So while McAdams focused on three layers of personality development actor, agent, and author. I found myself needing to also understand and focus on two additional vitally important characters in any life story--the antagonist and the ally. For within these two characterizations is where all conflict lives.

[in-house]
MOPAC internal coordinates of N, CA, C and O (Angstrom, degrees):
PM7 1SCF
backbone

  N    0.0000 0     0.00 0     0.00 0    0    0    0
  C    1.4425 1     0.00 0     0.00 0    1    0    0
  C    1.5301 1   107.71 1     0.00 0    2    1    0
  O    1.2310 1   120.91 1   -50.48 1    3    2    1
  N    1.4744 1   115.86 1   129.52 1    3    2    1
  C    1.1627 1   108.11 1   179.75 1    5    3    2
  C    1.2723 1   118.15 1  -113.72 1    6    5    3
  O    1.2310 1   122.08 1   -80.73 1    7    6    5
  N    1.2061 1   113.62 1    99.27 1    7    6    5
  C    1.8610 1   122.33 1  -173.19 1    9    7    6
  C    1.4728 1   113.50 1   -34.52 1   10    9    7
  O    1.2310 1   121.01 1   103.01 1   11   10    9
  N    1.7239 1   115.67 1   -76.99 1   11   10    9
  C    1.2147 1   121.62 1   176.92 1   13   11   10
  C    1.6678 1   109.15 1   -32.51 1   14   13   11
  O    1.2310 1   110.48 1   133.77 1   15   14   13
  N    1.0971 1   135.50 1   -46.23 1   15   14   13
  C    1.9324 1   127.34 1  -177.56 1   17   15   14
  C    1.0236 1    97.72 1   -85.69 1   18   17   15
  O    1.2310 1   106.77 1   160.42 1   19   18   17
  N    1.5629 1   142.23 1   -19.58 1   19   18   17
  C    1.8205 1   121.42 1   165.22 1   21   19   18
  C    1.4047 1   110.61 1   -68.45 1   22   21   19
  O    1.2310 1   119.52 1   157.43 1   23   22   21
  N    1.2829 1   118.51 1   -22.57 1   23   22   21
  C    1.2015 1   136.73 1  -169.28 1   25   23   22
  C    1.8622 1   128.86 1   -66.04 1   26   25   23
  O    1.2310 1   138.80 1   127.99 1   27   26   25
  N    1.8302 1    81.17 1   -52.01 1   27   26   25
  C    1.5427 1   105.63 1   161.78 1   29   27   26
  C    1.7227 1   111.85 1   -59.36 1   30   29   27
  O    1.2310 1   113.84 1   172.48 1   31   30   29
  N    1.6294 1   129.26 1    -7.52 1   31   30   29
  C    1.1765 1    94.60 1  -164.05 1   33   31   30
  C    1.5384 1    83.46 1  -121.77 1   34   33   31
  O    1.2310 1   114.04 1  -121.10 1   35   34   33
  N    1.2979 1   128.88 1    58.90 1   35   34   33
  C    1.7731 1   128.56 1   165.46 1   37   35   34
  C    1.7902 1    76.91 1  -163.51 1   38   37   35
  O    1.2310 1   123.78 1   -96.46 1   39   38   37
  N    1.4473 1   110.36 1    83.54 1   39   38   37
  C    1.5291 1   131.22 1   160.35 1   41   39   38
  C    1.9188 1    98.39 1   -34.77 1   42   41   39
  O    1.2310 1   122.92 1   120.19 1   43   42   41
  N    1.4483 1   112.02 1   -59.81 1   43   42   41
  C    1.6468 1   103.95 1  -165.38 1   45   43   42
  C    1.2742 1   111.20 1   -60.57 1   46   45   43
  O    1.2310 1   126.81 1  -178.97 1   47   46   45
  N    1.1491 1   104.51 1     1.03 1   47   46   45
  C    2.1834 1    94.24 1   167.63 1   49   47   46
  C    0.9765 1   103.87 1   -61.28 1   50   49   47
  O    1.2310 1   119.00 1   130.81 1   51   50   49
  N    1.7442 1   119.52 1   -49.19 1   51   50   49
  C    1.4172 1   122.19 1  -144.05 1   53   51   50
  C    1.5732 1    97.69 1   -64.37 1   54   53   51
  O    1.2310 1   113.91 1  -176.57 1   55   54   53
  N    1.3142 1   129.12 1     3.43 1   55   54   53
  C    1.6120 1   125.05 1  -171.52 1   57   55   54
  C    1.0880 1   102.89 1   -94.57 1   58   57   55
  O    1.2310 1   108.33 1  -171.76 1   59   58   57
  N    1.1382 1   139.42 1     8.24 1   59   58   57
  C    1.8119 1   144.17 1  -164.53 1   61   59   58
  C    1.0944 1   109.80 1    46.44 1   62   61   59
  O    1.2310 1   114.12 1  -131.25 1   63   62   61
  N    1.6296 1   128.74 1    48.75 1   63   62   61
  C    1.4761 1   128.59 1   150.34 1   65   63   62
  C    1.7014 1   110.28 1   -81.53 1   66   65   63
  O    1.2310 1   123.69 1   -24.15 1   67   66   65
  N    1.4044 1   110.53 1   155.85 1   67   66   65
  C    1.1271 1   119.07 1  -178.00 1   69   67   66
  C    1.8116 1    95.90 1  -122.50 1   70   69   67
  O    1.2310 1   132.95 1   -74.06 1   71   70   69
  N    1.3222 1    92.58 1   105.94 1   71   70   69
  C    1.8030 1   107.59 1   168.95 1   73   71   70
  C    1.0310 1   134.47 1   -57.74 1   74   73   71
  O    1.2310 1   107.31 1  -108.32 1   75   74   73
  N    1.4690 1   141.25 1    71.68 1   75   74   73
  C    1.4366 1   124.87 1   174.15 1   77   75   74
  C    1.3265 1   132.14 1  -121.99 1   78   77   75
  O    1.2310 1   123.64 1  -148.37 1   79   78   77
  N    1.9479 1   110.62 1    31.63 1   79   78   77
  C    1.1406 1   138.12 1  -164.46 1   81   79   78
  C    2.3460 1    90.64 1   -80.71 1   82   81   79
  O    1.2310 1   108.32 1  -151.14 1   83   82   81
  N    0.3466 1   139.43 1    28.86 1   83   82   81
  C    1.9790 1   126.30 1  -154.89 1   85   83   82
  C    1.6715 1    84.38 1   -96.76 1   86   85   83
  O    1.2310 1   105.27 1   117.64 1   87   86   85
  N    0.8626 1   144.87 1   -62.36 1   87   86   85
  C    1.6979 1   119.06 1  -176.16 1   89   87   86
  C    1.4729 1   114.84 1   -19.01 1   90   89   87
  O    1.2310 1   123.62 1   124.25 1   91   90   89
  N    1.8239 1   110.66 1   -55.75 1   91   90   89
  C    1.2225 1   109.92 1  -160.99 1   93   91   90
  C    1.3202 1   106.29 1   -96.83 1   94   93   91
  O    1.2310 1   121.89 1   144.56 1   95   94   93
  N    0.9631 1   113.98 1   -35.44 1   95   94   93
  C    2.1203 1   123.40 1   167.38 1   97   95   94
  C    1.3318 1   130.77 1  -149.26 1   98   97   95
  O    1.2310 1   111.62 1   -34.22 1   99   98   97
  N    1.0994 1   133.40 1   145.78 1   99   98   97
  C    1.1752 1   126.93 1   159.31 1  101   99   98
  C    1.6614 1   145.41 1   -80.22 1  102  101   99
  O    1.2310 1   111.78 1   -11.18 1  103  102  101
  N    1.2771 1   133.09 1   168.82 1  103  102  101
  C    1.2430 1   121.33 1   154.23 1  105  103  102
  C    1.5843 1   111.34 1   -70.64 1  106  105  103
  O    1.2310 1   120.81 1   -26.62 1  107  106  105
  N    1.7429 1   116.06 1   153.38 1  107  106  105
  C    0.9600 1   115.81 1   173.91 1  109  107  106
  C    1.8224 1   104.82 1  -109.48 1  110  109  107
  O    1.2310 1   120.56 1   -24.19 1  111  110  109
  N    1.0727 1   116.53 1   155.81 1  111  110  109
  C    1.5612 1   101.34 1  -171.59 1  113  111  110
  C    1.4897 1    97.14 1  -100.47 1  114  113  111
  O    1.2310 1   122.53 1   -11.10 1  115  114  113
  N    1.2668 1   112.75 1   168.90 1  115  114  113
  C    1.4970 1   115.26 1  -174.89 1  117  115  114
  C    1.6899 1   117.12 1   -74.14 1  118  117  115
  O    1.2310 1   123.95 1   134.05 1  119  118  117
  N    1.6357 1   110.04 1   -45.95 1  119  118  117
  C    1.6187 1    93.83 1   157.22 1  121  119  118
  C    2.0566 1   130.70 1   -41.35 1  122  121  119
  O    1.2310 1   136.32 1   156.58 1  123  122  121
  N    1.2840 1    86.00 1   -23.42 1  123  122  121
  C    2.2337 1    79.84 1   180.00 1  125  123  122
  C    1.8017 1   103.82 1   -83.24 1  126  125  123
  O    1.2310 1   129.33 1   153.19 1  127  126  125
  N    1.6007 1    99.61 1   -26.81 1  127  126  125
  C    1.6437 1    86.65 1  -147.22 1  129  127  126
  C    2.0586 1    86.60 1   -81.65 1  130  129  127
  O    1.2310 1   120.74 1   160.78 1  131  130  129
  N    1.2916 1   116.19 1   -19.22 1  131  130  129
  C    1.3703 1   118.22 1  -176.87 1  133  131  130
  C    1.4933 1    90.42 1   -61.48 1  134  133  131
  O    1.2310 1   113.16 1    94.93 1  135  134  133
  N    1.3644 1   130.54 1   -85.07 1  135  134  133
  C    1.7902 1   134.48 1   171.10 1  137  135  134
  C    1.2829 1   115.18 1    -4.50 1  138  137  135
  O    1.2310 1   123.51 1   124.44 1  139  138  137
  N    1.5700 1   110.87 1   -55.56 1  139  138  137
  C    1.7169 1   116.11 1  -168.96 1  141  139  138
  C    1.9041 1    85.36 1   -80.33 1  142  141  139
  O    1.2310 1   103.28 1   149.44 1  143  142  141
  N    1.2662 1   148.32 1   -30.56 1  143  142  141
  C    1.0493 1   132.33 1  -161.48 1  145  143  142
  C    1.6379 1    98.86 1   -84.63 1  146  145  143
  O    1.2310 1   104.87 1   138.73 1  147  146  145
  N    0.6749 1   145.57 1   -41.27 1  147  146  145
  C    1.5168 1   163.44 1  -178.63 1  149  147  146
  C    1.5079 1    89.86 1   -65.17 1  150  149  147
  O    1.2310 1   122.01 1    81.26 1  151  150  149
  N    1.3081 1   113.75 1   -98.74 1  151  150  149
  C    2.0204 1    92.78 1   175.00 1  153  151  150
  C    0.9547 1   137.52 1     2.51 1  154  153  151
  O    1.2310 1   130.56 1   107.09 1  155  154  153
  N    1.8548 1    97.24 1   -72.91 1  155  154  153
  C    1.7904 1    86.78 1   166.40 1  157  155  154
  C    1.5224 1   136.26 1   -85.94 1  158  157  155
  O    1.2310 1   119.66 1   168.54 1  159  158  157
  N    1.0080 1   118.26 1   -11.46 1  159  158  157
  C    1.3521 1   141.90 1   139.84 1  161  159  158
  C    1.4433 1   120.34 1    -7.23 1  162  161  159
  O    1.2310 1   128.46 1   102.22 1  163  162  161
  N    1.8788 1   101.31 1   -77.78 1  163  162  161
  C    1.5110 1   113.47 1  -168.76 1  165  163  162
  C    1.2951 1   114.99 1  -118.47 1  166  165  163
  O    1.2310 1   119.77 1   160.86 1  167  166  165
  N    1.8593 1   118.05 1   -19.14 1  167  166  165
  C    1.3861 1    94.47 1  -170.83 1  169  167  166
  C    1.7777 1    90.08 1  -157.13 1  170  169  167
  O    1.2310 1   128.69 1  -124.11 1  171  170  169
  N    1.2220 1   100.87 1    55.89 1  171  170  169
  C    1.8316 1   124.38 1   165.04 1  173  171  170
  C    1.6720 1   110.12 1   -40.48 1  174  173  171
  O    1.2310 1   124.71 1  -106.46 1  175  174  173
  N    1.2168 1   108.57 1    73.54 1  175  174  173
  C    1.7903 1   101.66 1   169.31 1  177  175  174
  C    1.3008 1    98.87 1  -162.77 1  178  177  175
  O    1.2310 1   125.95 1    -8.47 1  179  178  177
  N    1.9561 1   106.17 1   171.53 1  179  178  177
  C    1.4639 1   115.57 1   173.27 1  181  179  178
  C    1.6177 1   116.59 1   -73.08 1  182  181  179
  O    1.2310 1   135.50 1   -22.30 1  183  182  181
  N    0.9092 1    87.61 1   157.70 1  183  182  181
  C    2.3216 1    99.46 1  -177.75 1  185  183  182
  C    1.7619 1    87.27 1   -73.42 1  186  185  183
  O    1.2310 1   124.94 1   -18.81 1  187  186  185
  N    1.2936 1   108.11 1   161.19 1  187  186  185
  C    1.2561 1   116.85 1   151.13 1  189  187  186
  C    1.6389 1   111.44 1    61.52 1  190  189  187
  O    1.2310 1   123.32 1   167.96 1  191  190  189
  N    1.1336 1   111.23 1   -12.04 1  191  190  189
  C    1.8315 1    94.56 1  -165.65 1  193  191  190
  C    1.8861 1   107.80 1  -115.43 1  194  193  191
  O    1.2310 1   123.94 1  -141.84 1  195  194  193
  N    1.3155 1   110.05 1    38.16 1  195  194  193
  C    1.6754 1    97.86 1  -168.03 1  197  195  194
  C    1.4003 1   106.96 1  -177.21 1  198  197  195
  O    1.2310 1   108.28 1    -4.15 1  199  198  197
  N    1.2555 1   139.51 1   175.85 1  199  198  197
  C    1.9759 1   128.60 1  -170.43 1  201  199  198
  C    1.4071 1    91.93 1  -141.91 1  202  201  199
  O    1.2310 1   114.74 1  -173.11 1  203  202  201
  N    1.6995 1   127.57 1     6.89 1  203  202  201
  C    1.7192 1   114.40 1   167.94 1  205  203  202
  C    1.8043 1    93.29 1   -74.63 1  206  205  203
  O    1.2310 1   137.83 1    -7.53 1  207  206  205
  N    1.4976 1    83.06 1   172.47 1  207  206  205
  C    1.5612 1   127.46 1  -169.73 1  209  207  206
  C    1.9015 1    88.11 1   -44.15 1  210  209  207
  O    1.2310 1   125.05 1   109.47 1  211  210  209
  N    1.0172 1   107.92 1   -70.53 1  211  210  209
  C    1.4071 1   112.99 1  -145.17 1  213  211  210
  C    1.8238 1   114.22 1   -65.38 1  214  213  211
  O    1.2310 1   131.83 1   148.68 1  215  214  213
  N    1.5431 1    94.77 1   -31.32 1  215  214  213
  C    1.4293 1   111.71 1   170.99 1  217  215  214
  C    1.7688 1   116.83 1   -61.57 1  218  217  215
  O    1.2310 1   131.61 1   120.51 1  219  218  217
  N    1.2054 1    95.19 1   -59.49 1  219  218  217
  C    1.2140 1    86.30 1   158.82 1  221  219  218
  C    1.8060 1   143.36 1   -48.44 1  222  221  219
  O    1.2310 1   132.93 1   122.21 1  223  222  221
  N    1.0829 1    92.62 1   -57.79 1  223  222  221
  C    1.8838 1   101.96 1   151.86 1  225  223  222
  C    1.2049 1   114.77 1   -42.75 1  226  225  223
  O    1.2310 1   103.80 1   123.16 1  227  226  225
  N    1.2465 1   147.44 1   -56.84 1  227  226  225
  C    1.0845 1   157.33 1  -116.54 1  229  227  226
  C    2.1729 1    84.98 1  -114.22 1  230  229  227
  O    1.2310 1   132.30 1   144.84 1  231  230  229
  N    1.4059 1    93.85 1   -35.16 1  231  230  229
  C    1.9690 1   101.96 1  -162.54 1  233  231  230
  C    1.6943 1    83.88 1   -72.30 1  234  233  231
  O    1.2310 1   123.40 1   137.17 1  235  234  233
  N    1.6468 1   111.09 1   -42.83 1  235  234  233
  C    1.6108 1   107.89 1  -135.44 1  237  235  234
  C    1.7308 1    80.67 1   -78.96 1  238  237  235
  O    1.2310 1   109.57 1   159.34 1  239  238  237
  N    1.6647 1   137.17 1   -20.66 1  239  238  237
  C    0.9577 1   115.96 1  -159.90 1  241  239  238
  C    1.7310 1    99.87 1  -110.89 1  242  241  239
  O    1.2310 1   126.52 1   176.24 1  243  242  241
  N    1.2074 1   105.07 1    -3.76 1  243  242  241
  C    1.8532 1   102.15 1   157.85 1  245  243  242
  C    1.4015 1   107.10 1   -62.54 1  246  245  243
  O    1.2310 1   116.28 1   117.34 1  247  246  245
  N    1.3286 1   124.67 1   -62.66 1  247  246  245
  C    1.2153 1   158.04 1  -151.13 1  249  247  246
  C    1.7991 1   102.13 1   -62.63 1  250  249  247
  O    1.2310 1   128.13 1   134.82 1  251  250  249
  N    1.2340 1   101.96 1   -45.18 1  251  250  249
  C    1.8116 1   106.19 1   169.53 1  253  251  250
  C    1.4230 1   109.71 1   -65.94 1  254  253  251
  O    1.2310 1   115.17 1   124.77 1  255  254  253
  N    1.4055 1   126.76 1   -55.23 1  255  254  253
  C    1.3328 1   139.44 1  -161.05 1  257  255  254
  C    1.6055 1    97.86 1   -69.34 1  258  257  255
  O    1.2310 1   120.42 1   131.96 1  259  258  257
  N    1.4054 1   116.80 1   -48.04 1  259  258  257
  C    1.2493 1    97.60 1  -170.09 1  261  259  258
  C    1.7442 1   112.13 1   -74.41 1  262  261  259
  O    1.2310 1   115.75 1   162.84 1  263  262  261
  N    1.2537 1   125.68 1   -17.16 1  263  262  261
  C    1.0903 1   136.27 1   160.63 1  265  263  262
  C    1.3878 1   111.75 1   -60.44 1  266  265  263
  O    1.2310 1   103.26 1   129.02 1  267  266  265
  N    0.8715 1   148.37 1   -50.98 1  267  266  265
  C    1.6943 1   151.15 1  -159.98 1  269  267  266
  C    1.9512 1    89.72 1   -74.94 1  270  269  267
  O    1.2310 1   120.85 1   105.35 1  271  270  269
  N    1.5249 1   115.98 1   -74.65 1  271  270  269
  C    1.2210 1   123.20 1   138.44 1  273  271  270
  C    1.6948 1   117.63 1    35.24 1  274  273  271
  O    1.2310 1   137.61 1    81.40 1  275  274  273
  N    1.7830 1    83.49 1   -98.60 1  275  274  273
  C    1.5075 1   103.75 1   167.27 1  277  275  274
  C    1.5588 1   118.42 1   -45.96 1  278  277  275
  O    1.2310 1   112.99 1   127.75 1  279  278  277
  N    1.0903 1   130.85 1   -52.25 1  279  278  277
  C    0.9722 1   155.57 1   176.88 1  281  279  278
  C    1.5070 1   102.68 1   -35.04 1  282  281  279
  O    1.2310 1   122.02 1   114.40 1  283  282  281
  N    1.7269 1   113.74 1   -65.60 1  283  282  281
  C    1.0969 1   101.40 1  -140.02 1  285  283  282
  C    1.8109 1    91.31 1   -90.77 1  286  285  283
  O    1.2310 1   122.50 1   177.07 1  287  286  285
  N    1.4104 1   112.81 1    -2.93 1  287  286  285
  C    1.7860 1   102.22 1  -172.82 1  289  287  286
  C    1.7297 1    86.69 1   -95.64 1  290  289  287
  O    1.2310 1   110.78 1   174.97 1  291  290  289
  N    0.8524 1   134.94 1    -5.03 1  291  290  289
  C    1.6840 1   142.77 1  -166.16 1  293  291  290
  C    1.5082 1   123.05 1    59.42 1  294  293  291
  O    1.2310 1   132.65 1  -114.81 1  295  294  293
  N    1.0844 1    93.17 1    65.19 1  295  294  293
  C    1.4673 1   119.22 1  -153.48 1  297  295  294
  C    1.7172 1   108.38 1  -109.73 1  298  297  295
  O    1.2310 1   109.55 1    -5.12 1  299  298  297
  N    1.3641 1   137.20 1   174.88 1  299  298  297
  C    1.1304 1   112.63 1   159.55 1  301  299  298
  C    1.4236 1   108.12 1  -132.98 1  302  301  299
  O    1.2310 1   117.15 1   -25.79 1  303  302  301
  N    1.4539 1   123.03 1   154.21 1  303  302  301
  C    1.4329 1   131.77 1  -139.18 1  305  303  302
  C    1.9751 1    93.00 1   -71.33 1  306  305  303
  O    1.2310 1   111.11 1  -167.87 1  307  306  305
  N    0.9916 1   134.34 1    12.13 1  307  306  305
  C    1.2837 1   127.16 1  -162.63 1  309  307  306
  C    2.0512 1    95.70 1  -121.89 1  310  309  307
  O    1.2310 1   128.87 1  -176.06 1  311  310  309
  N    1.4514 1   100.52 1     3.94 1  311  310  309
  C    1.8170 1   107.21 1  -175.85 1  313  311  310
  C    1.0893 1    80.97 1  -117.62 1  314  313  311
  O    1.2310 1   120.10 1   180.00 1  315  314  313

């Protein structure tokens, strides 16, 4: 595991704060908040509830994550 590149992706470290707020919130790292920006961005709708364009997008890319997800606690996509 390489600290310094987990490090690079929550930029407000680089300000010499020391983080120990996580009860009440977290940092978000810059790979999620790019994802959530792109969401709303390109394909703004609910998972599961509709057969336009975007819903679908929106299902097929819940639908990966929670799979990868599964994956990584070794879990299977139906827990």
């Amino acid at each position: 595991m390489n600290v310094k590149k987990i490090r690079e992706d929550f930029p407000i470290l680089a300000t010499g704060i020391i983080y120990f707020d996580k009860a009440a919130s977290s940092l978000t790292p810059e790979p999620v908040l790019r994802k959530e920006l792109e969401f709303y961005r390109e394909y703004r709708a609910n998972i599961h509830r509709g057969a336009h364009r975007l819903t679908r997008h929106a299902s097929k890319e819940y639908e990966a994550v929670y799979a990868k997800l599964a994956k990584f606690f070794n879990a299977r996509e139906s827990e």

An antagonist is defined as an adversary, opponent, enemy, foe, rival, competitor; opposition, competition. The antonym for antagonist is ally. The ally is defined as a colleague, friend, confederate, partner, supporter. It was my experience that people would enter my office and their different personality strengths, tendencies and weaknesses would be at war with one another. Until I could help them discover where their perceptions and stories were at war, and give them an option to rewrite, or reframe, those differing waring perspectives, meanings, and stories, they were confused, frightened and in turmoil. I created the Primary Colors Personality Tests and Insight Tools, in order to provide an extremely easy to understand and implement way to REWRITE, their traumas, disappointments, frustrations and extraordinary challenges so that those same experiences could move from destructive to constructive. When we can REWRITE our experiences, we can allow them to fortify, strengthen and give meaning and purpose to who we dream of being.